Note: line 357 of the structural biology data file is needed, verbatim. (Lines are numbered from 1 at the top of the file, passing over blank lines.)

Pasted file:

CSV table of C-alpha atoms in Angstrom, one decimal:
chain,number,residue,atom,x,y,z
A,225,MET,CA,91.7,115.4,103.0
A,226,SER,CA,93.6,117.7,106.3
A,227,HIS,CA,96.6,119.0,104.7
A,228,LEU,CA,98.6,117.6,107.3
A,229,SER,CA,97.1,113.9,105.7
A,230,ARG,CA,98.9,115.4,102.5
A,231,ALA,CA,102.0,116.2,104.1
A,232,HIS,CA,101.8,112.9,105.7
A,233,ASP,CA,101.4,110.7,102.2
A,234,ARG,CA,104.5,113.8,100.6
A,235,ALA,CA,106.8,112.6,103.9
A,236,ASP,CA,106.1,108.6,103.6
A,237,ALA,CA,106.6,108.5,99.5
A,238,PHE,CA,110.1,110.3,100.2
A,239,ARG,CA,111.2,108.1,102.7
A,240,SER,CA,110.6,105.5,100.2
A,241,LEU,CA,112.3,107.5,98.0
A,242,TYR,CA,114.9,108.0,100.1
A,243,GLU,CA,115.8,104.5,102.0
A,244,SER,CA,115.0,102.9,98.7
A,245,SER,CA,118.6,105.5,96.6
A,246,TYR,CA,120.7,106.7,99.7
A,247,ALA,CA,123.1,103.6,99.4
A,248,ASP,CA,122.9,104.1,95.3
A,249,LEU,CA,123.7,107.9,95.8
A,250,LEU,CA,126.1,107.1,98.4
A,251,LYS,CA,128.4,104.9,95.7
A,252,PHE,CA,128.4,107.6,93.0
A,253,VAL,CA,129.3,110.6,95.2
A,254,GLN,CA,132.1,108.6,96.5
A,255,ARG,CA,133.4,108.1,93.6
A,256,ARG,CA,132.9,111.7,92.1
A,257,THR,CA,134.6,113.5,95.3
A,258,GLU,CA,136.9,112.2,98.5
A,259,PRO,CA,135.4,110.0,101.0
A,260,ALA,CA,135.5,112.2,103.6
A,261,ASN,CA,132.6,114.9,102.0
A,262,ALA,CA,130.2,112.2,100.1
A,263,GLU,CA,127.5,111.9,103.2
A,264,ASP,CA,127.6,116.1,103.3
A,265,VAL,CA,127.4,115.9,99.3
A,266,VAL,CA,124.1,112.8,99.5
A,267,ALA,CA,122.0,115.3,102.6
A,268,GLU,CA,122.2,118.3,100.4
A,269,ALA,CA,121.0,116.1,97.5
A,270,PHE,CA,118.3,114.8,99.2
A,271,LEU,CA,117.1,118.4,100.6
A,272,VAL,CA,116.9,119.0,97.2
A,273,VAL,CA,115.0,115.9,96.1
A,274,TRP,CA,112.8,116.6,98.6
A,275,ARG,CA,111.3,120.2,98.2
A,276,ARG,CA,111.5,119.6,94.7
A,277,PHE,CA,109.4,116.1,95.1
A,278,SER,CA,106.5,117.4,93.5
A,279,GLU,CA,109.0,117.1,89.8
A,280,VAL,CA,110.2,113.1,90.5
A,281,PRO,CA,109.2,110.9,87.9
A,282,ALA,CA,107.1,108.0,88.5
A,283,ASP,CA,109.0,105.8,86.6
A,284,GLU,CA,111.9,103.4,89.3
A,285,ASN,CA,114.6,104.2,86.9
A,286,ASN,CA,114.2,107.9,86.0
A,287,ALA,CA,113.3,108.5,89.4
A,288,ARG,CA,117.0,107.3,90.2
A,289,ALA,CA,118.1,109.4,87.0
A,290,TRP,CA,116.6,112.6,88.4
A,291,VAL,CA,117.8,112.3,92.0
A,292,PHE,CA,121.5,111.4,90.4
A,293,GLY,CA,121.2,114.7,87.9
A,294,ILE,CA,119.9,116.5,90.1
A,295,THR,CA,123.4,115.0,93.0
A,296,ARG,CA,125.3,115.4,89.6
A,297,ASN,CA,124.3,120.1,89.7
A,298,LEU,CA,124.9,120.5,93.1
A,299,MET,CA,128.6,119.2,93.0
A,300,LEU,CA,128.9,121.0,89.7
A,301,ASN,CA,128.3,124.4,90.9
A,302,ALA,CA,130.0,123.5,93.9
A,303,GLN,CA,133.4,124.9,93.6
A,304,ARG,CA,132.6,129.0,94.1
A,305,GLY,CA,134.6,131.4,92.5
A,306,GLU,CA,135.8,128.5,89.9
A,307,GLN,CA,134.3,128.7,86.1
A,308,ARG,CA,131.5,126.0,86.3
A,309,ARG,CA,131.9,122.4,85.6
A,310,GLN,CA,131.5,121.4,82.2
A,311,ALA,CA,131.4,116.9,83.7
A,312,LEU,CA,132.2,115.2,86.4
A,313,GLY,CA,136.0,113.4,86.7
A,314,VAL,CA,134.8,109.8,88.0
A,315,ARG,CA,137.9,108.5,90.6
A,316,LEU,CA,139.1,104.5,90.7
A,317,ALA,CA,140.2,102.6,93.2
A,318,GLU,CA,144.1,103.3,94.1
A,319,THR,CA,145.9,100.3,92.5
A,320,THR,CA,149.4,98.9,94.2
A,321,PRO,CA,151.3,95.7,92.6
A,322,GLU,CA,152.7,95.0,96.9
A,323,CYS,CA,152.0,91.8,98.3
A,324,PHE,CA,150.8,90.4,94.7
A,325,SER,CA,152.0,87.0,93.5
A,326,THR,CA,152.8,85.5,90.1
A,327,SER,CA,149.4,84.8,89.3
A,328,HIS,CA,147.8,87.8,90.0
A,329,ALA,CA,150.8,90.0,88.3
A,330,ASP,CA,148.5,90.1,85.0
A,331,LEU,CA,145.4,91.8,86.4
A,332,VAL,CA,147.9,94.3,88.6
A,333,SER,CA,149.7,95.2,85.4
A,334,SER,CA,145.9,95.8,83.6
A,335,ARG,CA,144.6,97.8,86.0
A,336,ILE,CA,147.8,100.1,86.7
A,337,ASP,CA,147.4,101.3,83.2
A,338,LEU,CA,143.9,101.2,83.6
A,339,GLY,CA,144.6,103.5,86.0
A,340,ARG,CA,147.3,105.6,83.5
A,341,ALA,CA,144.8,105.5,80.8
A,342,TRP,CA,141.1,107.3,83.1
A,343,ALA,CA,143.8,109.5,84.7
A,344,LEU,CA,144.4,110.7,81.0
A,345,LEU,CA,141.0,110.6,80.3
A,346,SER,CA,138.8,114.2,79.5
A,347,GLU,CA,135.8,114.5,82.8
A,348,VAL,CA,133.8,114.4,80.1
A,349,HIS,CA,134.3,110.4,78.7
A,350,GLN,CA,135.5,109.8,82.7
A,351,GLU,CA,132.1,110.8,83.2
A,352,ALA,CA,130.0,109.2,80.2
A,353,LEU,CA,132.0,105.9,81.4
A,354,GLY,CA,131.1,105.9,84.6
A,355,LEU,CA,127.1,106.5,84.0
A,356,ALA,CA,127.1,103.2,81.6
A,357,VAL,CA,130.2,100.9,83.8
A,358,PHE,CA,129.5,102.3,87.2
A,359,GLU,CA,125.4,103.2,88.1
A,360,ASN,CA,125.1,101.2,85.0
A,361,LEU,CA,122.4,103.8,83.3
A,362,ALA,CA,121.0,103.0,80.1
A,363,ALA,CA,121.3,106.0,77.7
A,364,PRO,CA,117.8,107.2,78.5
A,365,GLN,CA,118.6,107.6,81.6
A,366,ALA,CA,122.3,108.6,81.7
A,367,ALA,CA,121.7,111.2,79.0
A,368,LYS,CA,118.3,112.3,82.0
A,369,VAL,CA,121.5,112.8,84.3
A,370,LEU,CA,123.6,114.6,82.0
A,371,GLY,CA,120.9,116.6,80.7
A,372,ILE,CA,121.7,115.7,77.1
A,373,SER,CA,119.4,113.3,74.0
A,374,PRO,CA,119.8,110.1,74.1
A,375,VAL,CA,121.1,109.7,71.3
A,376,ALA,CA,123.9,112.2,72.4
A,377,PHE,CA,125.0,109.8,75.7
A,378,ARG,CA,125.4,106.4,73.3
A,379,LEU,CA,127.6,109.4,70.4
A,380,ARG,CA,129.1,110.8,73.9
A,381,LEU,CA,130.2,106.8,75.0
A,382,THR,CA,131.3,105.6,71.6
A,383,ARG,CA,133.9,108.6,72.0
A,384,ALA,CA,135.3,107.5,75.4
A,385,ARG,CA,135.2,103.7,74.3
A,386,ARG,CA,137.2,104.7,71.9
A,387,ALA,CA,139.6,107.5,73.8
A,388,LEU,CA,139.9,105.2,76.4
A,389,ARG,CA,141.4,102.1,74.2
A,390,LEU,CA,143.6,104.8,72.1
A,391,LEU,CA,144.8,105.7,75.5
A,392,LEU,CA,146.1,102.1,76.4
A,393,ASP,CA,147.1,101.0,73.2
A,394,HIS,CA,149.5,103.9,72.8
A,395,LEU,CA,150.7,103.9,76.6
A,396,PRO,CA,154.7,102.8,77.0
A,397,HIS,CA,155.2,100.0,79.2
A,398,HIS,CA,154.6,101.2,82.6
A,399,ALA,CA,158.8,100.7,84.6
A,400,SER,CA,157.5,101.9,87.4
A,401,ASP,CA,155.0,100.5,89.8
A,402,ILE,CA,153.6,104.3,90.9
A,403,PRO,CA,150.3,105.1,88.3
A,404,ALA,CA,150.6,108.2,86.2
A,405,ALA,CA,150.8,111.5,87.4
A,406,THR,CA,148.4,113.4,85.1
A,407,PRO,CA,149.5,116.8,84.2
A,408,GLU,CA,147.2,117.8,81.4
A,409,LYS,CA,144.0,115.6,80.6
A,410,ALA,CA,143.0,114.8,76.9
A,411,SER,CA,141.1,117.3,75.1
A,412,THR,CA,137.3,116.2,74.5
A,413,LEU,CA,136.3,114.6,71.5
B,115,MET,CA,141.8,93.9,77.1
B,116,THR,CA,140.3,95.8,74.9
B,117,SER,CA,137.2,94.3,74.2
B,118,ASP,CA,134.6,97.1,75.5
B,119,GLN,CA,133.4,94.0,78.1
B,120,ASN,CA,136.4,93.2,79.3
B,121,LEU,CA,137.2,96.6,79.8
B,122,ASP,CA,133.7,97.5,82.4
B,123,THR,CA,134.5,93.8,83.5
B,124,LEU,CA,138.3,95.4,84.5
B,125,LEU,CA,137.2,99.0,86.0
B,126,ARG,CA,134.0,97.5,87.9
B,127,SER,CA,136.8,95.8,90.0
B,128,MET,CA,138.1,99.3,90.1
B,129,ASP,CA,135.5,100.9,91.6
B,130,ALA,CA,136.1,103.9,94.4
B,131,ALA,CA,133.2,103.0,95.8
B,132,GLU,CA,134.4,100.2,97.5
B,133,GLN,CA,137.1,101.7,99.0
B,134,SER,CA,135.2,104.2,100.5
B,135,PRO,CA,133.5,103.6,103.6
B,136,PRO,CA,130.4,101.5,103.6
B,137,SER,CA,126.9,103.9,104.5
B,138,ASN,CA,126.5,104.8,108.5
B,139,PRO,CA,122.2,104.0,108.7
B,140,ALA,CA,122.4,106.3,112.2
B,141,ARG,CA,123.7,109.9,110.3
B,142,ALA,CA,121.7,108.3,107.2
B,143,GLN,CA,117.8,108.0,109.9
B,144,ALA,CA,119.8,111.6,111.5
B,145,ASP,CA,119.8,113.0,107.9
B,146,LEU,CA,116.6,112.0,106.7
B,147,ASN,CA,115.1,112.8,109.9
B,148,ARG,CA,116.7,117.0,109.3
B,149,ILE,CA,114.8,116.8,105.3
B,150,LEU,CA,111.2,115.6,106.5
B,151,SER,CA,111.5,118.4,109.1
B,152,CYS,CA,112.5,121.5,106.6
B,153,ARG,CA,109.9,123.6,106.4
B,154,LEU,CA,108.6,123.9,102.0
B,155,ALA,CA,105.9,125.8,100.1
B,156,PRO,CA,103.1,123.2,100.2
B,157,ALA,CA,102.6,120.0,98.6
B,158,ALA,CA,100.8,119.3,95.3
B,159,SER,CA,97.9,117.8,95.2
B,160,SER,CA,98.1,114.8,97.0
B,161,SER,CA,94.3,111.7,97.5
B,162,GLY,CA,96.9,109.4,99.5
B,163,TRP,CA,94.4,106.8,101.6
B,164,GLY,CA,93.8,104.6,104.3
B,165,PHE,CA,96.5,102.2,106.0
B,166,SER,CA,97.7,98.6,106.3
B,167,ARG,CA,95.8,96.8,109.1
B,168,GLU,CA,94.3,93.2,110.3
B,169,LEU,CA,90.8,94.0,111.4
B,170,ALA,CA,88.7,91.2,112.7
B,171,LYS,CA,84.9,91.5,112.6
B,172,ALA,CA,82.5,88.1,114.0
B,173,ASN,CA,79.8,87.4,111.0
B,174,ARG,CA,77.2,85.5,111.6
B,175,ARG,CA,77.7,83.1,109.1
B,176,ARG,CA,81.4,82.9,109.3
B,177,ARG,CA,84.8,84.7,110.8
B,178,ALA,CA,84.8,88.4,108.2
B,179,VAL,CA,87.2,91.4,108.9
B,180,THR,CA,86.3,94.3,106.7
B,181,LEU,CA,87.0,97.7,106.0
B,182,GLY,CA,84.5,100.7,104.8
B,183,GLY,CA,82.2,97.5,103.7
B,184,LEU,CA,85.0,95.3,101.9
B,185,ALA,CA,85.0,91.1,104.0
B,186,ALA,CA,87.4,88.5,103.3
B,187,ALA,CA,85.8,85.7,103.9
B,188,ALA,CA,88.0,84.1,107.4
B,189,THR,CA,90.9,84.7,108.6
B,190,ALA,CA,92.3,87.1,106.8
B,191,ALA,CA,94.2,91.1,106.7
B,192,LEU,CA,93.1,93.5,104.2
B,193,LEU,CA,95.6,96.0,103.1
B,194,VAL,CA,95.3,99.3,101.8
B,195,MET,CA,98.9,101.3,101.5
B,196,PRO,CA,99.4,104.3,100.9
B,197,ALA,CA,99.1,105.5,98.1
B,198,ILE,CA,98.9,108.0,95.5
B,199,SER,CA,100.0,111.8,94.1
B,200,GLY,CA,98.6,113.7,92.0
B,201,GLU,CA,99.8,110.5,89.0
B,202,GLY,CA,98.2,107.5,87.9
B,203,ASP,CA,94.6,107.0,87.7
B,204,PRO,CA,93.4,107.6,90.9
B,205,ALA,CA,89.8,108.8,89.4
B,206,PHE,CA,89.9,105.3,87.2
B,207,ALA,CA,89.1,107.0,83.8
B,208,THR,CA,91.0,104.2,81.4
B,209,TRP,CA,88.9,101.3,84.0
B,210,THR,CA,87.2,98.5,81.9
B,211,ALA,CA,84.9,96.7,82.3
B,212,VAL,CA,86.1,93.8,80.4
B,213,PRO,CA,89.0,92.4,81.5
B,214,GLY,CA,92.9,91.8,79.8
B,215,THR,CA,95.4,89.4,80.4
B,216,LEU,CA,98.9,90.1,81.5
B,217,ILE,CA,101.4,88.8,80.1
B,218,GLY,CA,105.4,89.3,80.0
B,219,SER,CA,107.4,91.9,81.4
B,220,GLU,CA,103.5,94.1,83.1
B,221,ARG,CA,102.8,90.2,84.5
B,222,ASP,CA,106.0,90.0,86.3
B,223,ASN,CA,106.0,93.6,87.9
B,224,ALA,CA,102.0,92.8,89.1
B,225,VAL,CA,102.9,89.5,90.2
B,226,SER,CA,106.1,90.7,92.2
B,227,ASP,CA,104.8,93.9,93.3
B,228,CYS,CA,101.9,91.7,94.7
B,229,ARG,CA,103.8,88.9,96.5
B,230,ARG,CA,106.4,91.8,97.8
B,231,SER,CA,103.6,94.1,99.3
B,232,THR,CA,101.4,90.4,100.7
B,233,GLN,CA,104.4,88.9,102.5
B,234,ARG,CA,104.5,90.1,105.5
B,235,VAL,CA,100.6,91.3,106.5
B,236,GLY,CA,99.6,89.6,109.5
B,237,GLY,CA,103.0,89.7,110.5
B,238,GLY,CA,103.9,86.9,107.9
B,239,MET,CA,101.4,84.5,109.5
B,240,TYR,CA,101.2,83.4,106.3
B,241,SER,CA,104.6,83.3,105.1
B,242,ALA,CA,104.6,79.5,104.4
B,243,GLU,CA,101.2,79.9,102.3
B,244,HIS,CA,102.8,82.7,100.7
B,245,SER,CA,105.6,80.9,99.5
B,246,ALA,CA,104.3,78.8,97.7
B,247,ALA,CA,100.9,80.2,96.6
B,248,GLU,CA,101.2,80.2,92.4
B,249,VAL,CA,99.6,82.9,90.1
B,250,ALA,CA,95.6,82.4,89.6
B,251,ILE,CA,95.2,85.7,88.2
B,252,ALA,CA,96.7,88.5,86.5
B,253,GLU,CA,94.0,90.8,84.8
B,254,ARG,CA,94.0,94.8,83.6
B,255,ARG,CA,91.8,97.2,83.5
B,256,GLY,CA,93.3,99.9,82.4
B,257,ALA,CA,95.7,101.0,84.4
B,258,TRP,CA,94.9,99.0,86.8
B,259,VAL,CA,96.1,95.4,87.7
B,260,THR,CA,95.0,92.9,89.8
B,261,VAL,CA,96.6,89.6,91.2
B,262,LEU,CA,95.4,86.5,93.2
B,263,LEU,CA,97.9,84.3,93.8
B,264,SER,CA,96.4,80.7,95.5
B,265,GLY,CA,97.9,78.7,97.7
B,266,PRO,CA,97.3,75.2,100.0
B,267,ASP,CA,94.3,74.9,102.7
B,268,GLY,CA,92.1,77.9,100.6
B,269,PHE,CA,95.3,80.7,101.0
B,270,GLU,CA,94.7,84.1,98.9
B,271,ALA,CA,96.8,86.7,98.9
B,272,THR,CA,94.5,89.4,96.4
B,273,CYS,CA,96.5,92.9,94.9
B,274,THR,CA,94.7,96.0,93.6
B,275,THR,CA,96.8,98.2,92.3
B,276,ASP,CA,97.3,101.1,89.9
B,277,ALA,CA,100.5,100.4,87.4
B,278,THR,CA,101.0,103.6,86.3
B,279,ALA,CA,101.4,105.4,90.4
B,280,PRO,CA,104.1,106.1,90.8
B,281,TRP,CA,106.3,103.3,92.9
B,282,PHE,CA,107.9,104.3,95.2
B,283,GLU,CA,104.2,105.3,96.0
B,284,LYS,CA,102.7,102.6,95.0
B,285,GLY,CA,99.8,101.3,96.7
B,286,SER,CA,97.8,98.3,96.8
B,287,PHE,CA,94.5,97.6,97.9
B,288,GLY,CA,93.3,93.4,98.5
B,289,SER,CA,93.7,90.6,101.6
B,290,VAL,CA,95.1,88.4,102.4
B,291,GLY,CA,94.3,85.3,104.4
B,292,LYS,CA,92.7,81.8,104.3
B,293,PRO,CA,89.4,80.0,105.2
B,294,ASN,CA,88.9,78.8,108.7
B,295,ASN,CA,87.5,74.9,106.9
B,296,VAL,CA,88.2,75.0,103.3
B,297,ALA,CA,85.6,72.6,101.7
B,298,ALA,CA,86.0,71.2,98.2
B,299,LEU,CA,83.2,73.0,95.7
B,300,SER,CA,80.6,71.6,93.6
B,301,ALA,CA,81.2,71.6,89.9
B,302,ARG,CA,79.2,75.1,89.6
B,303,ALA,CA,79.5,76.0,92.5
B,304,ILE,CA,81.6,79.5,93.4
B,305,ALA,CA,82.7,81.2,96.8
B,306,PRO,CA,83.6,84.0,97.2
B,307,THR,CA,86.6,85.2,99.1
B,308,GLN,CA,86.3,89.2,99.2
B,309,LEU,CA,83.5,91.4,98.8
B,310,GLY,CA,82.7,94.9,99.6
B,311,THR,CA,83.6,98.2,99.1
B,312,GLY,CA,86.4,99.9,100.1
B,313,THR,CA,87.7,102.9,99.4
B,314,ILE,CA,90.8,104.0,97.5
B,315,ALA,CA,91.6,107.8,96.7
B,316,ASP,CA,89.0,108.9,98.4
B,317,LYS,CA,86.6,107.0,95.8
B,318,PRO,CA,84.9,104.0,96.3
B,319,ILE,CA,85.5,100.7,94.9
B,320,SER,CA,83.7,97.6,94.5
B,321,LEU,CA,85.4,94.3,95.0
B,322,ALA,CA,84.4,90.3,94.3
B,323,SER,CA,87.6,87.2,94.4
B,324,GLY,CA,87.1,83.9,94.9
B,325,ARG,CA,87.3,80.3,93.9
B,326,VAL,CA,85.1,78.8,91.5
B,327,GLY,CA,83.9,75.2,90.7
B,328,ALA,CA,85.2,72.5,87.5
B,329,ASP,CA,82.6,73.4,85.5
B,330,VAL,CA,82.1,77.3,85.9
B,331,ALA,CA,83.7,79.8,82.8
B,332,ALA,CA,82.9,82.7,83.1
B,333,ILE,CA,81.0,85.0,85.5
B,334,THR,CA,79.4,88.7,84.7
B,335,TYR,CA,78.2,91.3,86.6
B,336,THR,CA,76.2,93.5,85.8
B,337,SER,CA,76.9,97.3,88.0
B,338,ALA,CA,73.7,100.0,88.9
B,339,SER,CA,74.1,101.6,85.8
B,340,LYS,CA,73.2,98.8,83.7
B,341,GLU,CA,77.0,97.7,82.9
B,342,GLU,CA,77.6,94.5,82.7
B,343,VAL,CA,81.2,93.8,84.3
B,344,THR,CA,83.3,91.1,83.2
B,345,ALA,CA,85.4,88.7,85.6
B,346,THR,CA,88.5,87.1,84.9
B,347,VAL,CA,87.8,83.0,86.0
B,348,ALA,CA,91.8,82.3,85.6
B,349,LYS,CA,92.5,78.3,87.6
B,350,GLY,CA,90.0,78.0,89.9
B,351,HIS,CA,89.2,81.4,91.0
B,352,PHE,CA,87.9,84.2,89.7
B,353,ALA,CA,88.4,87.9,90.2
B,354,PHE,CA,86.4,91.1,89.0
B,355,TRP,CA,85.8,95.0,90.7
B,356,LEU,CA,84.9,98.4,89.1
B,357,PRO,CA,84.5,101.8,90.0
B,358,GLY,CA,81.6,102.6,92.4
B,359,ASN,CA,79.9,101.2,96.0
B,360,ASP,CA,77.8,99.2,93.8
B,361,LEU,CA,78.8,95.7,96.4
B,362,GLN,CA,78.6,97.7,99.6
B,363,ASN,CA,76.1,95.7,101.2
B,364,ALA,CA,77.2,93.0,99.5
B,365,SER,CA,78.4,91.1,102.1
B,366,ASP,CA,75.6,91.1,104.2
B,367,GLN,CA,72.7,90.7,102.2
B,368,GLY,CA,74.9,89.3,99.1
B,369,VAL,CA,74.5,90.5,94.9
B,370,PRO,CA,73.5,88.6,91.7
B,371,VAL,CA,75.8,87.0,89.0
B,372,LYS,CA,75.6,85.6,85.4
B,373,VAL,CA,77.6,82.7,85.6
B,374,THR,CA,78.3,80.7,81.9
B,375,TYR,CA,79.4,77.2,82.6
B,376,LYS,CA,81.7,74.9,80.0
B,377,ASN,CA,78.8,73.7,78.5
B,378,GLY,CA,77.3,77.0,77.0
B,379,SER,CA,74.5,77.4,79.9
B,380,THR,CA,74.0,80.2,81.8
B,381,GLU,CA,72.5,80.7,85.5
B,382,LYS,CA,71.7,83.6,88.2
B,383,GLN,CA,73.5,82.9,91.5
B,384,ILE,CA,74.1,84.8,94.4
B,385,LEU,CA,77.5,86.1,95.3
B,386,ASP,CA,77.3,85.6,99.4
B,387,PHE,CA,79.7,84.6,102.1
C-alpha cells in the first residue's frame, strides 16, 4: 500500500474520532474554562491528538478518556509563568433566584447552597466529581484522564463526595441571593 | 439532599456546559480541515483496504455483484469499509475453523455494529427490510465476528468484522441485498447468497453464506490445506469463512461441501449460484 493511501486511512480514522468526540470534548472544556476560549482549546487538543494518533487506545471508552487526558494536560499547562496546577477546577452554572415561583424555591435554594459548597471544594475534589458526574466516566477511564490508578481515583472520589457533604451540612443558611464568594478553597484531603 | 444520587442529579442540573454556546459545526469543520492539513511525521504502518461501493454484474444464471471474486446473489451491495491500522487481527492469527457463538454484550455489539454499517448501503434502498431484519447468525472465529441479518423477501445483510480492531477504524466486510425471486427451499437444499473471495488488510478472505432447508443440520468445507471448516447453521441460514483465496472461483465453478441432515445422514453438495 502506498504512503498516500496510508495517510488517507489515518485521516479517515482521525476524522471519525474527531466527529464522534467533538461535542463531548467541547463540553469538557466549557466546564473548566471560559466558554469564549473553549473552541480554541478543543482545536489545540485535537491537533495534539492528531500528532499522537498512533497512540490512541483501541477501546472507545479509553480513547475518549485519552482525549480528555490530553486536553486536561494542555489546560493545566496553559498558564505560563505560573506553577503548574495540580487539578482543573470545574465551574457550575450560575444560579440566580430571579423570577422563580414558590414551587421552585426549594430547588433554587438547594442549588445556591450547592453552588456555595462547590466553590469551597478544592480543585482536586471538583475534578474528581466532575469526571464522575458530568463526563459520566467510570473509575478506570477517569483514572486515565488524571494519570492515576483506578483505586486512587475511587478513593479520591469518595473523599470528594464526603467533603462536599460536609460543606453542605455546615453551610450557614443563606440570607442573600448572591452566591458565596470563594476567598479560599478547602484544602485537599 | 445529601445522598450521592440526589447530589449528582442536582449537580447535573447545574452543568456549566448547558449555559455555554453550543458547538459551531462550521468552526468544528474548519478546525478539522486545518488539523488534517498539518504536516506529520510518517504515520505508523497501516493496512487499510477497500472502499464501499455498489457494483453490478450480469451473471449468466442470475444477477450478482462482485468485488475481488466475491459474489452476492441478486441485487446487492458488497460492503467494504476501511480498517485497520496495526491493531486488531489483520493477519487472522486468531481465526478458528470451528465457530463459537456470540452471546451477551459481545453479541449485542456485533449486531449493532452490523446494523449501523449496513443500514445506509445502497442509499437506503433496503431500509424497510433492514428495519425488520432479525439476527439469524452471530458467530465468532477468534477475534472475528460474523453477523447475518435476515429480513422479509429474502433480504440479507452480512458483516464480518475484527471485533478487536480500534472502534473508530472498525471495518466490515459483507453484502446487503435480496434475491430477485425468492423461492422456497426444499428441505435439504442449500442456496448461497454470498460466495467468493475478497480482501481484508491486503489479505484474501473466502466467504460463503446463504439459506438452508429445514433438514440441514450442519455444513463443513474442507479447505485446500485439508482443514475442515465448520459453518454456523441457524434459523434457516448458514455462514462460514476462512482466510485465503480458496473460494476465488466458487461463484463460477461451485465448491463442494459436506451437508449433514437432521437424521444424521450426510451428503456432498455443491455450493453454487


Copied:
B,280,PRO,CA,104.1,106.1,90.8